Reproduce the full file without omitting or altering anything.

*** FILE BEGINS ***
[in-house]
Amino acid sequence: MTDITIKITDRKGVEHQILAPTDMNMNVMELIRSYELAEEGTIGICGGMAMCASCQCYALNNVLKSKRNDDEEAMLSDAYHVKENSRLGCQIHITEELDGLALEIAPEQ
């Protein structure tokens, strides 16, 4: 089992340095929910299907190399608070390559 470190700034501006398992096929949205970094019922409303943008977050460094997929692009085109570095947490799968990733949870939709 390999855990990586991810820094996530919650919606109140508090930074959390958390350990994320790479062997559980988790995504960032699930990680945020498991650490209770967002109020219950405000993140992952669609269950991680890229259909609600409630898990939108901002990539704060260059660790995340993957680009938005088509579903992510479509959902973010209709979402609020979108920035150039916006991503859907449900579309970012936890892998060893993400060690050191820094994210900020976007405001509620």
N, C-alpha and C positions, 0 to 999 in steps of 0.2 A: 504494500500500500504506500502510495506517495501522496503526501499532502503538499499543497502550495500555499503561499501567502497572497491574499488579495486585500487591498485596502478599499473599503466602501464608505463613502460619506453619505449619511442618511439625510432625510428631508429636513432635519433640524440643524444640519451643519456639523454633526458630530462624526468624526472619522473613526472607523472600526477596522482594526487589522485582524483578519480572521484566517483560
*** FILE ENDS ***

[in-house]
Amino acid sequence: MTDITIKITDRKGVEHQILAPTDMNMNVMELIRSYELAEEGTIGICGGMAMCASCQCYALNNVLKSKRNDDEEAMLSDAYHVKENSRLGCQIHITEELDGLALEIAPEQ
């Protein structure tokens, strides 16, 4: 089992340095929910299907190399608070390559 470190700034501006398992096929949205970094019922409303943008977050460094997929692009085109570095947490799968990733949870939709 390999855990990586991810820094996530919650919606109140508090930074959390958390350990994320790479062997559980988790995504960032699930990680945020498991650490209770967002109020219950405000993140992952669609269950991680890229259909609600409630898990939108901002990539704060260059660790995340993957680009938005088509579903992510479509959902973010209709979402609020979108920035150039916006991503859907449900579309970012936890892998060893993400060690050191820094994210900020976007405001509620």
N, C-alpha and C positions, 0 to 999 in steps of 0.2 A: 504494500500500500504506500502510495506517495501522496503526501499532502503538499499543497502550495500555499503561499501567502497572497491574499488579495486585500487591498485596502478599499473599503466602501464608505463613502460619506453619505449619511442618511439625510432625510428631508429636513432635519433640524440643524444640519451643519456639523454633526458630530462624526468624526472619522473613526472607523472600526477596522482594526487589522485582524483578519480572521484566517483560